When Thomas Boston wrestled with a set of theological issues, it changed his ministry. “These things, in these days, while I was in the Merse, gave my sermons a certain tincture, which was discerned; though the Marrow, from whence it sprang, continued in utter obscurity.”

In The Whole Christ, Sinclair Ferguson comments:

I hope it will become clear throughout these pages what this tincture was. There is a perennial need for it in the ministry of the gospel. It is not linked to a particular personality type or a way of preaching. It is both more profound and more atmospheric than that. But God’s discerning people recognize it when they see it, even if they cannot articulate what exactly it is.

Tincture means “a slight trace of something.” It’s like when you taste something and notice a certain flavor, or when you’re trying to identify an aroma that characterizes a place. It’s present, unmistakeable, and yet subtle. Ferguson defines it this way:

It is derived from the Latin tinctura, which refers to the process of dyeing— in which a piece of cloth is recolored by dipping it into liquid dye. The cloth remains the same but is now entirely of a different color or shade. Both to himself and others, Boston’s preaching “felt” like that. Extending the metaphor, one might say that now the garment of the gospel in which Christ was dressed in Boston’s preaching was dyed a shade of “Christ-in-whom-every-spiritual-blessing-is-found” rather than merely “I am offering you spiritual blessings.”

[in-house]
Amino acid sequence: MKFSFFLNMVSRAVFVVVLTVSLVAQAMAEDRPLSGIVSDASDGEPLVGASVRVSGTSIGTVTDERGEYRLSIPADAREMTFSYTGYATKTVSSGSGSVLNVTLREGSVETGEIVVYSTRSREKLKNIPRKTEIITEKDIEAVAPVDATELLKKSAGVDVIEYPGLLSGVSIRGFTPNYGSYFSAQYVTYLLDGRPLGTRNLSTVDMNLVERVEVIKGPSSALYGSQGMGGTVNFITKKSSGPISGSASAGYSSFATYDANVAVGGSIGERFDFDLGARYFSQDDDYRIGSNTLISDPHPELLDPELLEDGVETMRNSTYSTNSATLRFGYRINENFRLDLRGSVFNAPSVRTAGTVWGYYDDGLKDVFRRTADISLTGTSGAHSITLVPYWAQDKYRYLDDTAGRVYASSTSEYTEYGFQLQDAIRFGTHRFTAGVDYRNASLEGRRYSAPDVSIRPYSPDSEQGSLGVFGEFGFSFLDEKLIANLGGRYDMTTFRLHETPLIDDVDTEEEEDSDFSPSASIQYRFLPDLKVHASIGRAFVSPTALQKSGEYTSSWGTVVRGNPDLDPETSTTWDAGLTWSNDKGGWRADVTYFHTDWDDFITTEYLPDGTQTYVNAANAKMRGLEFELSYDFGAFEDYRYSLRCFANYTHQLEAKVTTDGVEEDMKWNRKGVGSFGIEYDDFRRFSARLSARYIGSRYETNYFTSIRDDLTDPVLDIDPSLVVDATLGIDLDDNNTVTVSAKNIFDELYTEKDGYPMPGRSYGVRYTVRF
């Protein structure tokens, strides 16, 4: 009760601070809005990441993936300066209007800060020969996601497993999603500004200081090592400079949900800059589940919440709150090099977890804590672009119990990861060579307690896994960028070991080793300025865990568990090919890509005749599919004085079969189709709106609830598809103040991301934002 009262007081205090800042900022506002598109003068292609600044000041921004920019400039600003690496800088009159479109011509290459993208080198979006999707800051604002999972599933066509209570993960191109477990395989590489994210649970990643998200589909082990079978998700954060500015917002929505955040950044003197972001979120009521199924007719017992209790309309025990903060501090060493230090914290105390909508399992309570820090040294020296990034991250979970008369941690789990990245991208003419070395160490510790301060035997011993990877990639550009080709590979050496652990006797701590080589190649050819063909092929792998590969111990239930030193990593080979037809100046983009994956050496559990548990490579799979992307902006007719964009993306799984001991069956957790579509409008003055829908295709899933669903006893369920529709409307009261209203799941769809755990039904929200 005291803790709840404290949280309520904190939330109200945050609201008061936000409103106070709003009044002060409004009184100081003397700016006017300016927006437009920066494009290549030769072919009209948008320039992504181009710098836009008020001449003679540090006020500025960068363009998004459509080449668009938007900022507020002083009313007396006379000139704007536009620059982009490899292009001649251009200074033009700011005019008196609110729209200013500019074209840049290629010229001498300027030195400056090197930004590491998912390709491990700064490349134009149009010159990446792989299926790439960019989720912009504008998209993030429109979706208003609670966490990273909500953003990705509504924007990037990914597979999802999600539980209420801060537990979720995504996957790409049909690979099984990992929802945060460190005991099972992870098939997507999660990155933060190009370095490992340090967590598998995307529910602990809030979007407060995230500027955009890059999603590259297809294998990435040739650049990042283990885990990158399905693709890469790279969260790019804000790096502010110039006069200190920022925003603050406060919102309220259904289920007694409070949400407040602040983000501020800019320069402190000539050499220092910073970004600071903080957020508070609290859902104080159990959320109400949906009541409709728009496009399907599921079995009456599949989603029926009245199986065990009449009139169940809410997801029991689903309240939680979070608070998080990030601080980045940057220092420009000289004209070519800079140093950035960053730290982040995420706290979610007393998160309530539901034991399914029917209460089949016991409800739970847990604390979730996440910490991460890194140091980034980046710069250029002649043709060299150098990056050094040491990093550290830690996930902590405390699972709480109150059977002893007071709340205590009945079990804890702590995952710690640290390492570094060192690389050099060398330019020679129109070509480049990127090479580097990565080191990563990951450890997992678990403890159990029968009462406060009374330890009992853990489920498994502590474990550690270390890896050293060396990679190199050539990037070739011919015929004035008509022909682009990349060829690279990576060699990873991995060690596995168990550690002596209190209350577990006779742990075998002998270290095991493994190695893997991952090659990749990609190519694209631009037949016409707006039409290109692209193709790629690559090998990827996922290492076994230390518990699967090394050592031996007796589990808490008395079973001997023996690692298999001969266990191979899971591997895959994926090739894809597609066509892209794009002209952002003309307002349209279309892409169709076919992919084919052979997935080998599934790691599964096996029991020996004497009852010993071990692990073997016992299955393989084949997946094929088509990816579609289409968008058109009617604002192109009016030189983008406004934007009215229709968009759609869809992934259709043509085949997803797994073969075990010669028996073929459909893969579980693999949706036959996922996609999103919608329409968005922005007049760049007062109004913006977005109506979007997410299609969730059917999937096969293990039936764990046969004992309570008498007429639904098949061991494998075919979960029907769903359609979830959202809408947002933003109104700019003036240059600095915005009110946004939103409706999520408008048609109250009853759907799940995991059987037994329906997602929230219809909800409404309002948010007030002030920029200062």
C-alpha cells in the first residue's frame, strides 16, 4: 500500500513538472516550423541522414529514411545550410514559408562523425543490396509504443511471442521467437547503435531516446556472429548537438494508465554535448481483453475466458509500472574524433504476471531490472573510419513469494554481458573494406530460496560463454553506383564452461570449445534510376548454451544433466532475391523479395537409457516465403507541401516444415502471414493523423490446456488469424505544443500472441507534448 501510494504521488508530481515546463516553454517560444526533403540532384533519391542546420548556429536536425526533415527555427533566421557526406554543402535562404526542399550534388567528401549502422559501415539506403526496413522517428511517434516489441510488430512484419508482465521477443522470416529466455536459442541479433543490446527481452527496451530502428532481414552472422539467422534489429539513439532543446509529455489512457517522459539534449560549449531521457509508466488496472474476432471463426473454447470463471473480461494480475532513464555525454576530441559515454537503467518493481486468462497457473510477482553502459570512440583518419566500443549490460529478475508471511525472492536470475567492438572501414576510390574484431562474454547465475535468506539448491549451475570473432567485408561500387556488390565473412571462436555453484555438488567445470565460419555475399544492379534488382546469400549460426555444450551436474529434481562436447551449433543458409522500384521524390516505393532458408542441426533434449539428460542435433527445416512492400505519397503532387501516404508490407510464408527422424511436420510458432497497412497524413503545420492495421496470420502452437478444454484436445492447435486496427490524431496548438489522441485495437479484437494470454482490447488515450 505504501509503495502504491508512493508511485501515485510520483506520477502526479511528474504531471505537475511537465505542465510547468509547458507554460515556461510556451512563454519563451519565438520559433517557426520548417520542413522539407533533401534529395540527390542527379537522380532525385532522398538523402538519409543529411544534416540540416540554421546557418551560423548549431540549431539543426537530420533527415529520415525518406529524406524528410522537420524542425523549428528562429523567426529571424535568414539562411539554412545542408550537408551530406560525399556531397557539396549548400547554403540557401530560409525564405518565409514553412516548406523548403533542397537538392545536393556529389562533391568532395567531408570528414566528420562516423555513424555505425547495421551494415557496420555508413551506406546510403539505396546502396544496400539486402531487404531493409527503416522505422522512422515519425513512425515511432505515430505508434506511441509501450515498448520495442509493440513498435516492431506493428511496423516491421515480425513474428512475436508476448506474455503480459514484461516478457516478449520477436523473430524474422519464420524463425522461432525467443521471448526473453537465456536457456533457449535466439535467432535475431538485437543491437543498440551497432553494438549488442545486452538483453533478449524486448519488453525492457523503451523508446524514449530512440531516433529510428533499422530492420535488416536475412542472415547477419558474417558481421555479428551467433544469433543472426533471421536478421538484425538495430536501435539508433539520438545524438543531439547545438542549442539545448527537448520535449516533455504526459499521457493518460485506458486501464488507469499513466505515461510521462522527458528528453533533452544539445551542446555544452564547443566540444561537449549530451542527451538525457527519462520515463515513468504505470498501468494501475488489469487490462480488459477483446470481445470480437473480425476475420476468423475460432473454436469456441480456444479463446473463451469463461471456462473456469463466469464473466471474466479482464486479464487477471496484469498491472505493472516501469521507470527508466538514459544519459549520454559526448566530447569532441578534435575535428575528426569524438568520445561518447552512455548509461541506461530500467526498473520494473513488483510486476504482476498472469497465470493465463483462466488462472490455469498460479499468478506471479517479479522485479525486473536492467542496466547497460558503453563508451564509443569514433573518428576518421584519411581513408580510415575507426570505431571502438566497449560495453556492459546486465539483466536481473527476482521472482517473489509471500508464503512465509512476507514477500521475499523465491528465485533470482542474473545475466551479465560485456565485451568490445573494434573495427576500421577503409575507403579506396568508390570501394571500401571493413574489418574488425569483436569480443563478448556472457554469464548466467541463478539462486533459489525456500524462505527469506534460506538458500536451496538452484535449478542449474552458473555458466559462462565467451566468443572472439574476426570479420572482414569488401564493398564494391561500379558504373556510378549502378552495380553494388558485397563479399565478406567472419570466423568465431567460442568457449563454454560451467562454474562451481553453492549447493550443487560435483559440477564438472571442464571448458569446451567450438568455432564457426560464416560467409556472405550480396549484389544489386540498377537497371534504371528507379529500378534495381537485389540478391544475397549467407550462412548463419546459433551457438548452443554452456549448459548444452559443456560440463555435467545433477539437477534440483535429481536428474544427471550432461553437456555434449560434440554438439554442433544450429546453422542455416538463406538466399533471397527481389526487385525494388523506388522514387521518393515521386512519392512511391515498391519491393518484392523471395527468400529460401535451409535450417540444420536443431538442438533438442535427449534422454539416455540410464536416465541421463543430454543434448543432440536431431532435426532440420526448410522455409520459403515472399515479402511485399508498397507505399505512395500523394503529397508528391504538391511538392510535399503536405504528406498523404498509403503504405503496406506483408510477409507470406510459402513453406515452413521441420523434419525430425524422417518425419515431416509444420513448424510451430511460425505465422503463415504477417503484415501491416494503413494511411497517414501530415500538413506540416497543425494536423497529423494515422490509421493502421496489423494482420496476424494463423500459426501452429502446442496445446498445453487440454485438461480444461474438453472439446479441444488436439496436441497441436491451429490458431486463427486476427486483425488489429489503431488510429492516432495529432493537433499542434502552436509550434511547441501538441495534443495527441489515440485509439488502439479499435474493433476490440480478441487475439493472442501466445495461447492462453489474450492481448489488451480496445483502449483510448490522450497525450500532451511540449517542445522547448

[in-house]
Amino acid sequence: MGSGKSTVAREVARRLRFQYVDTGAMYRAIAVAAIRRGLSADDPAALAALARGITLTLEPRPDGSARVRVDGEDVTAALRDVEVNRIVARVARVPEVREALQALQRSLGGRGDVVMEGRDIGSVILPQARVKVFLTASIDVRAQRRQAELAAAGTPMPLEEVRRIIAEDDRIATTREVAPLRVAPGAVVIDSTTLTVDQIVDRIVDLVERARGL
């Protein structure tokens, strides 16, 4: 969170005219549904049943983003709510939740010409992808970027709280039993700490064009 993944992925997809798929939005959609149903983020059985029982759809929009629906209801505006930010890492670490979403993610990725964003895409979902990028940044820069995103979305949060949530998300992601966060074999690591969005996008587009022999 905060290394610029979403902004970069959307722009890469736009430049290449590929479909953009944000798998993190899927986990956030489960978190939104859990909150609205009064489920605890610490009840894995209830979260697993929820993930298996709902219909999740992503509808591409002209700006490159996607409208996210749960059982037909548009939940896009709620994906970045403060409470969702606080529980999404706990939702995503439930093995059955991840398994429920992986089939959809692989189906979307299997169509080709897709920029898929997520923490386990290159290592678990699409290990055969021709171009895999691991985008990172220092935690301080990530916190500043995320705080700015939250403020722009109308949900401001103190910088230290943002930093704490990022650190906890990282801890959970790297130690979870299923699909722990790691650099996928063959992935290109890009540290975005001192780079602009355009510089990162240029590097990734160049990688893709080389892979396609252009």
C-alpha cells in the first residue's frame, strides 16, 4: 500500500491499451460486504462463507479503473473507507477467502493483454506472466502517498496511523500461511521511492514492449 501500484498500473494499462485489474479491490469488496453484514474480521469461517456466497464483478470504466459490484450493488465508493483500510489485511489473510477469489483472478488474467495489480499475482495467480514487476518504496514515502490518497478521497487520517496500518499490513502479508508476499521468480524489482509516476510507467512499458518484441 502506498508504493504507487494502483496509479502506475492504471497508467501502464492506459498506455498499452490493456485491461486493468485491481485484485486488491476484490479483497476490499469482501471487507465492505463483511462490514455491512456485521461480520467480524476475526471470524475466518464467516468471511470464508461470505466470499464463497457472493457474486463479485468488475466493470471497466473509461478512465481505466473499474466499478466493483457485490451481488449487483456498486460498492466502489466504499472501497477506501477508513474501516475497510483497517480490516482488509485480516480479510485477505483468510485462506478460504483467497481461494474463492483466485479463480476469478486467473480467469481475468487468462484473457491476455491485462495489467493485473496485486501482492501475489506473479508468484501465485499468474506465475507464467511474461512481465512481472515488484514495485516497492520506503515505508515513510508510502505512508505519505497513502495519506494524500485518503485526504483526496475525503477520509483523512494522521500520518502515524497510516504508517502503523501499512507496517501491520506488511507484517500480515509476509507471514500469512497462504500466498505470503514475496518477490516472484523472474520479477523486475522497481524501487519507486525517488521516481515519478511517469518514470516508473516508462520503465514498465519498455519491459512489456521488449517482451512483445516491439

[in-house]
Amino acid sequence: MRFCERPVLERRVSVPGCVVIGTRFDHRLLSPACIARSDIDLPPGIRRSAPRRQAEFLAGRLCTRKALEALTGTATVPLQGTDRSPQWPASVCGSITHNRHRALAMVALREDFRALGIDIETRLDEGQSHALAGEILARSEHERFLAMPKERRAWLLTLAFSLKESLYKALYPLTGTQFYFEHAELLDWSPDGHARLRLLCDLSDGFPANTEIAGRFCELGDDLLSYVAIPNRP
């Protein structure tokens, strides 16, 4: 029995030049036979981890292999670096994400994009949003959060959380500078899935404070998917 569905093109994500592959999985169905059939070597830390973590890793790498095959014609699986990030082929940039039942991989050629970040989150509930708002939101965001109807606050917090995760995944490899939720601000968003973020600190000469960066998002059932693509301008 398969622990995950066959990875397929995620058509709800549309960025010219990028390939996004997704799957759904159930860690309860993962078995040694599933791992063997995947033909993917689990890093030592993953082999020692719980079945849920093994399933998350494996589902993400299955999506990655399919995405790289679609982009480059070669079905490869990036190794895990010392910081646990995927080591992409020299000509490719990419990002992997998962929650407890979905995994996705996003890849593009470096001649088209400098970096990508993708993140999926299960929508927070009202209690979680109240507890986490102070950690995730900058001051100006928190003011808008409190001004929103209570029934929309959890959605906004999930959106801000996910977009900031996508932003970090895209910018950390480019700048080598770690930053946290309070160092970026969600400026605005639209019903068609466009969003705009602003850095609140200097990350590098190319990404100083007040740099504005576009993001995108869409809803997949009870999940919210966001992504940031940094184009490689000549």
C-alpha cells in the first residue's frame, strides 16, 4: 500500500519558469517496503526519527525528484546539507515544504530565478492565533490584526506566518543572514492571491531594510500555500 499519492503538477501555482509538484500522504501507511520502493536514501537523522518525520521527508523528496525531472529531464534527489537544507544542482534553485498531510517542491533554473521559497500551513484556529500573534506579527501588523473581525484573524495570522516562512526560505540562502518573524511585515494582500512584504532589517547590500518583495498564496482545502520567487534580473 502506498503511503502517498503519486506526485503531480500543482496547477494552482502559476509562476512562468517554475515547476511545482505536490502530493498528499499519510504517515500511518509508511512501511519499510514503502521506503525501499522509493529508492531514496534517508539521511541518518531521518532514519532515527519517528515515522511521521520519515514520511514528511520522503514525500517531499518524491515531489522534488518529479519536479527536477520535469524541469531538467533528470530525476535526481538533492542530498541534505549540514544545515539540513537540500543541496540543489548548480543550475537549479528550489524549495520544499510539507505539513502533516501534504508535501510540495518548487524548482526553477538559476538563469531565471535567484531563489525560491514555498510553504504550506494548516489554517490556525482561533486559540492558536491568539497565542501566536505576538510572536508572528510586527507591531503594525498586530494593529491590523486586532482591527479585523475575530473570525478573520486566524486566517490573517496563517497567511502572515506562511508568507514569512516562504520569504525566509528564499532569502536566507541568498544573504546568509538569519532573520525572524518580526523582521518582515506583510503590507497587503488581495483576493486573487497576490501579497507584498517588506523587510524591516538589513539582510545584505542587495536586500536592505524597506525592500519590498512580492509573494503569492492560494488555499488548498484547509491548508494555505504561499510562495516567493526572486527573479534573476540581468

It’s a great word for something I’ve experienced often, and something I want for myself and those who aim to preach Christ.

I sensed it when I listened to a podcast with Zack Eswine a few weeks back. Eswine didn’t just talk about rest and joy; he embodied it. The tone and pace of his voice communicated that he was living what he was talking about. His words had the tincture of gospel rest.

A friend told me today that he had just finished listening to the audiobook of Eugene Peterson’s memoir. I asked if the narrator was good. My friend said yes. I listened to a sample, and had to agree: the narrator has the tincture of Eugene Peterson. It’s not Peterson, but you could almost imagine that it was. It has the tincture of Peterson’s approach.

I sense it too in the ministries of some people I know. There’s something about their ministries that’s hard to describe. It’s not just what they say, although that’s good. It’s like what Ferguson describes: “God’s discerning people recognize it when they see it, even if they cannot articulate what exactly it is.” It’s what Jared Wilson describes in the ministry of Ray Ortlund:

My friend Ray is the most Jesusy guy I know. Half of him seems to exist in the spiritual ether at all times. He simultaneously radiates a warmth, a gentleness, a sweetness, and an incredible strength. He reminds me of what Jesus in person must be like…

Listen to one of Ray’s sermons and you can sense what Jared is talking about.

I want this kind of tincture. How do we get it?

I don’t think that we get it by trying to get it. I think it’s a side effect. It can’t be faked. There are no five-point listicles on how to get it. But it comes, I think, from marinating in the gospel for years, soaking in its truths, getting battered by life a little, and learning to love God and people.

I don’t just want to preach the gospel; I want my life to have the tincture of the gospel. May God be kind enough to grant us the privilege of gaining a gospel tincture.